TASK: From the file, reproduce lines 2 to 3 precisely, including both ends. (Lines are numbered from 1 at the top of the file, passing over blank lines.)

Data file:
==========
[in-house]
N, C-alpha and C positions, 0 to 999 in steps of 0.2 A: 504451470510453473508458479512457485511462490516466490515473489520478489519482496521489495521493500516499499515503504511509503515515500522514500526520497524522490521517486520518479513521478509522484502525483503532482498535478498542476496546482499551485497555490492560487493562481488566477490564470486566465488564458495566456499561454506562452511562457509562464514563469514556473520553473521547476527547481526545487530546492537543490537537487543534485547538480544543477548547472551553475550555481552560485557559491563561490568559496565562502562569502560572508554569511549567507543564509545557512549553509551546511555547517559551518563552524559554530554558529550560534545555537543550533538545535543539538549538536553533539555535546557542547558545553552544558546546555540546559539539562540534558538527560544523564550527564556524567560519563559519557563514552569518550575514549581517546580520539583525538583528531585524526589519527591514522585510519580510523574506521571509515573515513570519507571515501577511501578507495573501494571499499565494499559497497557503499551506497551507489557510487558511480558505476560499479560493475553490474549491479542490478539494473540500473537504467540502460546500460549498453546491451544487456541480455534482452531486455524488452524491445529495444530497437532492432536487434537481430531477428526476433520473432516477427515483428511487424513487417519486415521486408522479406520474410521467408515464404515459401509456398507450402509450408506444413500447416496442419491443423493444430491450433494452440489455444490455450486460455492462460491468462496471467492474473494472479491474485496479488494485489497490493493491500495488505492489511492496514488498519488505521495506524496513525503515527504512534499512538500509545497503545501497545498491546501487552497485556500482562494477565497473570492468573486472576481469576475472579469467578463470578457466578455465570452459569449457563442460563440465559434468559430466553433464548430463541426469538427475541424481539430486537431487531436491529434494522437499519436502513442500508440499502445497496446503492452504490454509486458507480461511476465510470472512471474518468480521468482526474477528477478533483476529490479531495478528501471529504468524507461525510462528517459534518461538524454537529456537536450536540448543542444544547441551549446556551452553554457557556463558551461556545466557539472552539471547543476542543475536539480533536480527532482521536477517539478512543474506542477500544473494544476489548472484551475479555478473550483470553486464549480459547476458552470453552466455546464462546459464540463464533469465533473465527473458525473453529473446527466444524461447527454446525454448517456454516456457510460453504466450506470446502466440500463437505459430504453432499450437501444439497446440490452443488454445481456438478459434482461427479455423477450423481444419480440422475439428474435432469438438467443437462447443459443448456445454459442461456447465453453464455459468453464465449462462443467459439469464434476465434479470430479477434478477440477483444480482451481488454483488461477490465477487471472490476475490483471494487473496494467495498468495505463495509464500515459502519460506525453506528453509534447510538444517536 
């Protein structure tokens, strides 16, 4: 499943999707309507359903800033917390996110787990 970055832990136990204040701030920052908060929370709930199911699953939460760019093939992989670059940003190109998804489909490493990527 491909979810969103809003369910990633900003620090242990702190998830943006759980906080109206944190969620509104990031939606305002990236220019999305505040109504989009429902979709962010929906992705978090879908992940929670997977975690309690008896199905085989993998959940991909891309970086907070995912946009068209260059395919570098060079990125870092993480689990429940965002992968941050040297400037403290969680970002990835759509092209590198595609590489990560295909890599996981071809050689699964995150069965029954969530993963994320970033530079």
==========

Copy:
N, C-alpha and C positions, 0 to 999 in steps of 0.2 A: 504451470510453473508458479512457485511462490516466490515473489520478489519482496521489495521493500516499499515503504511509503515515500522514500526520497524522490521517486520518479513521478509522484502525483503532482498535478498542476496546482499551485497555490492560487493562481488566477490564470486566465488564458495566456499561454506562452511562457509562464514563469514556473520553473521547476527547481526545487530546492537543490537537487543534485547538480544543477548547472551553475550555481552560485557559491563561490568559496565562502562569502560572508554569511549567507543564509545557512549553509551546511555547517559551518563552524559554530554558529550560534545555537543550533538545535543539538549538536553533539555535546557542547558545553552544558546546555540546559539539562540534558538527560544523564550527564556524567560519563559519557563514552569518550575514549581517546580520539583525538583528531585524526589519527591514522585510519580510523574506521571509515573515513570519507571515501577511501578507495573501494571499499565494499559497497557503499551506497551507489557510487558511480558505476560499479560493475553490474549491479542490478539494473540500473537504467540502460546500460549498453546491451544487456541480455534482452531486455524488452524491445529495444530497437532492432536487434537481430531477428526476433520473432516477427515483428511487424513487417519486415521486408522479406520474410521467408515464404515459401509456398507450402509450408506444413500447416496442419491443423493444430491450433494452440489455444490455450486460455492462460491468462496471467492474473494472479491474485496479488494485489497490493493491500495488505492489511492496514488498519488505521495506524496513525503515527504512534499512538500509545497503545501497545498491546501487552497485556500482562494477565497473570492468573486472576481469576475472579469467578463470578457466578455465570452459569449457563442460563440465559434468559430466553433464548430463541426469538427475541424481539430486537431487531436491529434494522437499519436502513442500508440499502445497496446503492452504490454509486458507480461511476465510470472512471474518468480521468482526474477528477478533483476529490479531495478528501471529504468524507461525510462528517459534518461538524454537529456537536450536540448543542444544547441551549446556551452553554457557556463558551461556545466557539472552539471547543476542543475536539480533536480527532482521536477517539478512543474506542477500544473494544476489548472484551475479555478473550483470553486464549480459547476458552470453552466455546464462546459464540463464533469465533473465527473458525473453529473446527466444524461447527454446525454448517456454516456457510460453504466450506470446502466440500463437505459430504453432499450437501444439497446440490452443488454445481456438478459434482461427479455423477450423481444419480440422475439428474435432469438438467443437462447443459443448456445454459442461456447465453453464455459468453464465449462462443467459439469464434476465434479470430479477434478477440477483444480482451481488454483488461477490465477487471472490476475490483471494487473496494467495498468495505463495509464500515459502519460506525453506528453509534447510538444517536 
């Protein structure tokens, strides 16, 4: 499943999707309507359903800033917390996110787990 970055832990136990204040701030920052908060929370709930199911699953939460760019093939992989670059940003190109998804489909490493990527 491909979810969103809003369910990633900003620090242990702190998830943006759980906080109206944190969620509104990031939606305002990236220019999305505040109504989009429902979709962010929906992705978090879908992940929670997977975690309690008896199905085989993998959940991909891309970086907070995912946009068209260059395919570098060079990125870092993480689990429940965002992968941050040297400037403290969680970002990835759509092209590198595609590489990560295909890599996981071809050689699964995150069965029954969530993963994320970033530079």